The Bible is a book of relationships and nowhere is it more evident than in the Books of Ruth and Esther. Ruth’s and Naomi’s survival depends on their care for one another and the kindness of strangers. Brought to power against her will and hiding her Jewish identity, Esther springs into action when Mordecai reminds her that God is work in these chance, and unpleasant events, to raise her up for just such a time as this. Queen Esther calls for fasting and praying. The young queen herself is transformed from a concern for individual survival to a commitment to the survival of her people, regardless of the cost to herself.
The God the Bible is a relational God. Abraham Joshua Heschel speaks of God’s relationship to the world in terms of the divine pathos. God cares. God is concerned about weights and measures, foreclosures, and the relationship between piety and poverty. If you don’t care for the poor, the prophet Amos asserts, you will soon experience a famine of hearing God’s word.
In the Biblical tradition, humankind is made for relationships. Although Jesus prized prayerful solitude, he reached out to the marginalized, vulnerable, and forgotten. He embraced the “nuisances and nobodies” (Crossan) as well as the rich and powerful. Jesus saw God as a loving parent, who feels our pain and rejoices in our celebrations. When Jesus proclaimed that as you have done unto the least of these, you have done upon me, he asserted that is God is touched, changed, and transformed by what happens here on earth in our relationships with one another. He also affirmed that God is constantly calling us to be faithful to God’s vision of healing, abundance, and Shalom.
The most pitied person in Biblical theology is the self-made individual – the man who builds a barn, contemplates contentedly his wealth without gratitude or generosity, and then dies that night. Paul’s image of the body of Christ suggests that we truly do experience one another’s joys and sorrows. When one suffers, all do; when one succeeds, all celebrate. We are intimately connected in what Martin Luther King described as the “beloved community.”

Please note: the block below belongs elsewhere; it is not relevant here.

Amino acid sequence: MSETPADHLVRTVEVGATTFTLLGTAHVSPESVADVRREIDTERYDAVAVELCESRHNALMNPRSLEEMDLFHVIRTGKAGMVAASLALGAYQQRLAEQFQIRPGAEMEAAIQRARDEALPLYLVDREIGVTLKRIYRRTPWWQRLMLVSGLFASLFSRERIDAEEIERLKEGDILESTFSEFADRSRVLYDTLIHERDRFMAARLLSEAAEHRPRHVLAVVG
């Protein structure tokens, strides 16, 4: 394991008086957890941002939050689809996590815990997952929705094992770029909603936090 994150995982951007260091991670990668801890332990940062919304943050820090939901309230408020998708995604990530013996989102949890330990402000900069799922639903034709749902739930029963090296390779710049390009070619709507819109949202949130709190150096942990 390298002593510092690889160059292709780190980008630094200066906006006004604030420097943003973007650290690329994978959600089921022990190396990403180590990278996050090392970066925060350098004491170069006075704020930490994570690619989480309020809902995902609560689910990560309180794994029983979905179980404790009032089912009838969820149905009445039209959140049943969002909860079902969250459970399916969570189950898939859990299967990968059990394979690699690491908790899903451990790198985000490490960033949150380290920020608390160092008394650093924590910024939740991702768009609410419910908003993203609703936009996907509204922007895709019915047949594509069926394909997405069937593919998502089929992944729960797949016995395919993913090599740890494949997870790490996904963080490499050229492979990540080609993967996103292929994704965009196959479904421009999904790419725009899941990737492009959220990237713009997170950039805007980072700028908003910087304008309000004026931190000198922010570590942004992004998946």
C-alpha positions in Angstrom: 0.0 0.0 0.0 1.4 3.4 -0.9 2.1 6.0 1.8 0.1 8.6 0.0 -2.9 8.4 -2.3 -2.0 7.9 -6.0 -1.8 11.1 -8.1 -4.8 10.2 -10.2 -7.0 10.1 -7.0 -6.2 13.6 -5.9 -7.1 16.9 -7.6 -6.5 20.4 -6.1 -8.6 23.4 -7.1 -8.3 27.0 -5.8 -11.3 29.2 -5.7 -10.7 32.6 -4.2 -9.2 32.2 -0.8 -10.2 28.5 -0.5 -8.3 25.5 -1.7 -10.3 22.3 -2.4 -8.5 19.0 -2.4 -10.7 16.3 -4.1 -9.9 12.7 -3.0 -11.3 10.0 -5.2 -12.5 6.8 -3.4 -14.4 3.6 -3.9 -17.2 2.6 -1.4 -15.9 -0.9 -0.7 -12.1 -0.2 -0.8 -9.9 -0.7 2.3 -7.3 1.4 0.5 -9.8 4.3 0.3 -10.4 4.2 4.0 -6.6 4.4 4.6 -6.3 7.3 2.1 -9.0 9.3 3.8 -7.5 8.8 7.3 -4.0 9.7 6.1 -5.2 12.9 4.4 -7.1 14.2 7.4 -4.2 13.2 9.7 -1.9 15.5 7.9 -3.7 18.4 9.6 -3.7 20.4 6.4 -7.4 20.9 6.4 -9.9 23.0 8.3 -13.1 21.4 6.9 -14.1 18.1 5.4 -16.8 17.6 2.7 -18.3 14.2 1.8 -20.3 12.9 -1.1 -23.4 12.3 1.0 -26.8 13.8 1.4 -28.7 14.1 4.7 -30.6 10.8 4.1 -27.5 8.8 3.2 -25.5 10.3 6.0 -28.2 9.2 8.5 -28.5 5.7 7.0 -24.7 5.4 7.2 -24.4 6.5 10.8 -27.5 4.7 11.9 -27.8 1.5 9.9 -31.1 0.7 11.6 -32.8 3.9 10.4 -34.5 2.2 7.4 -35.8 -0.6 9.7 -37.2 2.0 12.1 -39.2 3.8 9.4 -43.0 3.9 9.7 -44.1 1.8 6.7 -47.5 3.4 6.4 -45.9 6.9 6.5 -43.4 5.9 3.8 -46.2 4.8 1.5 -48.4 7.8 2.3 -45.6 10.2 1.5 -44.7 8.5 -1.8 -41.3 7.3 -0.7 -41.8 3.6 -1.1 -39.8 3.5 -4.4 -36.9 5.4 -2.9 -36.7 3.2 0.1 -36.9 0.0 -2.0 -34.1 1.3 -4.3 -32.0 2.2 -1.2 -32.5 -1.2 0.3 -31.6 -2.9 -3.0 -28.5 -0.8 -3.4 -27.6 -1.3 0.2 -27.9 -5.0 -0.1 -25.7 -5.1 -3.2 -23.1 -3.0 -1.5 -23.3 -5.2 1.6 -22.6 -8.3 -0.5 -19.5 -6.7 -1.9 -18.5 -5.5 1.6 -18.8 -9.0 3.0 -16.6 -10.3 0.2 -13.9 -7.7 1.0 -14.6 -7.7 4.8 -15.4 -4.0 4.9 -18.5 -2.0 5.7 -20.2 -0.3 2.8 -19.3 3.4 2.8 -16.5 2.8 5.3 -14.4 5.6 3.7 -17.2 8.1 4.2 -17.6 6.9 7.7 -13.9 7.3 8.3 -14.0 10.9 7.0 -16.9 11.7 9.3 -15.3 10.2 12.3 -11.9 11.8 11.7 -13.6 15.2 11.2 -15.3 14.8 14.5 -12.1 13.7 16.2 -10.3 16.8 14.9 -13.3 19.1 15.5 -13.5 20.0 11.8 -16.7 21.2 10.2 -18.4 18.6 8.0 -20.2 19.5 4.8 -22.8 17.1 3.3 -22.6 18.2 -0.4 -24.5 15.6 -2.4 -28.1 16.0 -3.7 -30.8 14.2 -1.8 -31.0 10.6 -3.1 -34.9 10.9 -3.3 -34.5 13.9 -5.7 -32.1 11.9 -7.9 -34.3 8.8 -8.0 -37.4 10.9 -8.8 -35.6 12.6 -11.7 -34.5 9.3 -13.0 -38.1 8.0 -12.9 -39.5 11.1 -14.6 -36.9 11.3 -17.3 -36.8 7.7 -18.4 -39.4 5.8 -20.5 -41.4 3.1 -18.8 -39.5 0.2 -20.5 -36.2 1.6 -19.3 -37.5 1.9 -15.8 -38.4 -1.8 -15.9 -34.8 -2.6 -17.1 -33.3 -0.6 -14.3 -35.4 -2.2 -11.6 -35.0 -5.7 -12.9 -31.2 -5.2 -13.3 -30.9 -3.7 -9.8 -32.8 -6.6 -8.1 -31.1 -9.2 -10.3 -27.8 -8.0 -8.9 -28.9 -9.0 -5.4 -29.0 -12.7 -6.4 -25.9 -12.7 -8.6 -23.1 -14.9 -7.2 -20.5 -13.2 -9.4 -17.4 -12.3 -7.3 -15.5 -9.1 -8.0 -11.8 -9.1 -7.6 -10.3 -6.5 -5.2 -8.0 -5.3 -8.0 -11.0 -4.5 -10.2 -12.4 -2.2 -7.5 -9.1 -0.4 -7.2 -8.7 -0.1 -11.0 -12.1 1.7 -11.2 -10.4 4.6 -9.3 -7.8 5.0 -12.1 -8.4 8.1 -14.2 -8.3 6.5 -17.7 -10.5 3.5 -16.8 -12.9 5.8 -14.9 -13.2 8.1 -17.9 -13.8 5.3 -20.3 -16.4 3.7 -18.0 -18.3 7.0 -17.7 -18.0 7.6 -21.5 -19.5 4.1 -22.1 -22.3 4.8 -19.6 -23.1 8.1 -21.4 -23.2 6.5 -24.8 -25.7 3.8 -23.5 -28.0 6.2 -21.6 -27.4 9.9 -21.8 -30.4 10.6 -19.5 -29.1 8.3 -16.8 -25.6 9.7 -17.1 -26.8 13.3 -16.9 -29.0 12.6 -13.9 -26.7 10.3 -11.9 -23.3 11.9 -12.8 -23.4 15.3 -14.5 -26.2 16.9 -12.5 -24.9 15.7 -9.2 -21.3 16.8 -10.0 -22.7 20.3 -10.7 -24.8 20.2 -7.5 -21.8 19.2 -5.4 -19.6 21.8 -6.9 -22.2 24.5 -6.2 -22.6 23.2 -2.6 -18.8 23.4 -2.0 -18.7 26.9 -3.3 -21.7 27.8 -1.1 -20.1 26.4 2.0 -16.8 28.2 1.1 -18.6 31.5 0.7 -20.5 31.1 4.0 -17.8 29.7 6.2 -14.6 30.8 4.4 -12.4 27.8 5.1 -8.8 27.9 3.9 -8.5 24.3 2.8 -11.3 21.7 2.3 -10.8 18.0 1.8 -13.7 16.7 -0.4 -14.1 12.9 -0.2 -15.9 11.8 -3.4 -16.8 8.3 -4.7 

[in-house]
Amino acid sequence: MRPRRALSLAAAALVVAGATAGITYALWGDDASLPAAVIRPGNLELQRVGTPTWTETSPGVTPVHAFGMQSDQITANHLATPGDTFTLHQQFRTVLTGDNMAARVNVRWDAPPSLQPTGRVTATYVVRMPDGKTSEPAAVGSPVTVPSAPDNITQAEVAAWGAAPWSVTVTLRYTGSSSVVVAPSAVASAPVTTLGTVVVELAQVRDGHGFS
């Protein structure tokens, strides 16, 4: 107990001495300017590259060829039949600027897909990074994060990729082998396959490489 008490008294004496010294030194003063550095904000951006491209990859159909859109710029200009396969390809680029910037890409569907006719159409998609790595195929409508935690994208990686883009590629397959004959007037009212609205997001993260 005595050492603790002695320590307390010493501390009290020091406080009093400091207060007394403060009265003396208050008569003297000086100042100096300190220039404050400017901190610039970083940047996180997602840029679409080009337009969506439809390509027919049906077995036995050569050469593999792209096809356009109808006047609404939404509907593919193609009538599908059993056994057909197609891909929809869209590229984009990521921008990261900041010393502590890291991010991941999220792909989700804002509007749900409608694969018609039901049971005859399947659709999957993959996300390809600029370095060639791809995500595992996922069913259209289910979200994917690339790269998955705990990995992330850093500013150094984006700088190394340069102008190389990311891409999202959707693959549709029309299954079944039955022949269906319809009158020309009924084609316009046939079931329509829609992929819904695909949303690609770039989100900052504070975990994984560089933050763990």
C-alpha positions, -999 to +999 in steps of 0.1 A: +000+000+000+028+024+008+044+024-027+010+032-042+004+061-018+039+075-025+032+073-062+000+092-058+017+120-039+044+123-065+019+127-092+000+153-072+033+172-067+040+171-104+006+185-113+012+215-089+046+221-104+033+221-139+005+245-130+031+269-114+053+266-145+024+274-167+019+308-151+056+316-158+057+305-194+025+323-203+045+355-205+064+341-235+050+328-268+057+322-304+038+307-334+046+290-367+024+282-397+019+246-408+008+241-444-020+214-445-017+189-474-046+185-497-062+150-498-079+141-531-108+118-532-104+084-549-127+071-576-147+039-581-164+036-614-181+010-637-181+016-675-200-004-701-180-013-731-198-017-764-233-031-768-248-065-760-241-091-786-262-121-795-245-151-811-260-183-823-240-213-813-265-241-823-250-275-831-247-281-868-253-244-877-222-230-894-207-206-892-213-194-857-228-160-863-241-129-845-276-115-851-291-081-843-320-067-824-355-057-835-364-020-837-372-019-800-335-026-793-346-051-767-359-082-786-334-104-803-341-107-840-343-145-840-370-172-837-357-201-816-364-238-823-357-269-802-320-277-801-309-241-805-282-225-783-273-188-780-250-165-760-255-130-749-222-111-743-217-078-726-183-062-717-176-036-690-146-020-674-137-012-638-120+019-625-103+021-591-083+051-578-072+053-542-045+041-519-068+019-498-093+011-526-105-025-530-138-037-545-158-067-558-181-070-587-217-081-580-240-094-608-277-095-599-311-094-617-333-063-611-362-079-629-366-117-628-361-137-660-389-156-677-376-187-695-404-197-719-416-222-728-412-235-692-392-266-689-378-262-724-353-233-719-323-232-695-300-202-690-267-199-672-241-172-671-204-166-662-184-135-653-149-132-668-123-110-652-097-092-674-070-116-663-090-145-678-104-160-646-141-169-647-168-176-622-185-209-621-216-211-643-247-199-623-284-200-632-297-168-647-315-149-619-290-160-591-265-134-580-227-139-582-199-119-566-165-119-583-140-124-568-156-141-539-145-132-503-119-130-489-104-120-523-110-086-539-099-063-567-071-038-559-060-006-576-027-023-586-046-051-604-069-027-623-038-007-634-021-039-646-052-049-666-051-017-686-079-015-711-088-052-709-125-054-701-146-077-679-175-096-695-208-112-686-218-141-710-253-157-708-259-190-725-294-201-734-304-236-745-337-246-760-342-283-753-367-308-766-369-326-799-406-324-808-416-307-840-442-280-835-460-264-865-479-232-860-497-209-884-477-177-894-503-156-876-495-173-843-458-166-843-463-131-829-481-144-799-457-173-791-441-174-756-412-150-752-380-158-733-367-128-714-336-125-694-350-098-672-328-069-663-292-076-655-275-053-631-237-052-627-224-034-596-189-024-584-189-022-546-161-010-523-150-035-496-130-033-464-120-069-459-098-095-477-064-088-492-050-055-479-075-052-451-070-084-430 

Today, process-relational theology describes the spirit of scripture insightfully and inspirationally. In process theology, we are joined. Everything we do shapes our neighbor, and we are shaped by the environment from which our lives emerge, whether this environment is spiritual, familial, educational, communal, economic, political, or planetary. We truly live in an ecological universe in which everyone matters and no one can truly succeed without the well-being of others.
In my books on Ruth and Esther and Process Theology, I have sought to explore the practical implications of scripture and theological reflection. Ruth and Esther remind us of the need for generosity and a secure social safety net. They clearly tell us that our flourishing and survival depends on a benevolent community of relationships to which we are obligated to contribute. Process theology takes the insights of Ruth and Esther one step further in proclaiming the global interdependence of life. What we do here radiates across the planet and contributes to the good or ill of people we may never meet. In process theology, every decision, including business, economic, and governmental is personal and global. Every decision brings more beauty or ugliness to the world and to God’s experience. Ruth and Esther and process theology invite us to move from individual self-interest to world loyalty, to go from individualism to servanthood, and to the place the well-being of others on par with our own. Yes, we must protect ourselves, but not by spiritual or political walls. Our calling is to do something beautiful for God, to recognize our profound dependence upon others and our responsibility within the intricate interdependence of life, and then commit ourselves as individuals, community members, and citizens to doing something beautiful for God and this good earth.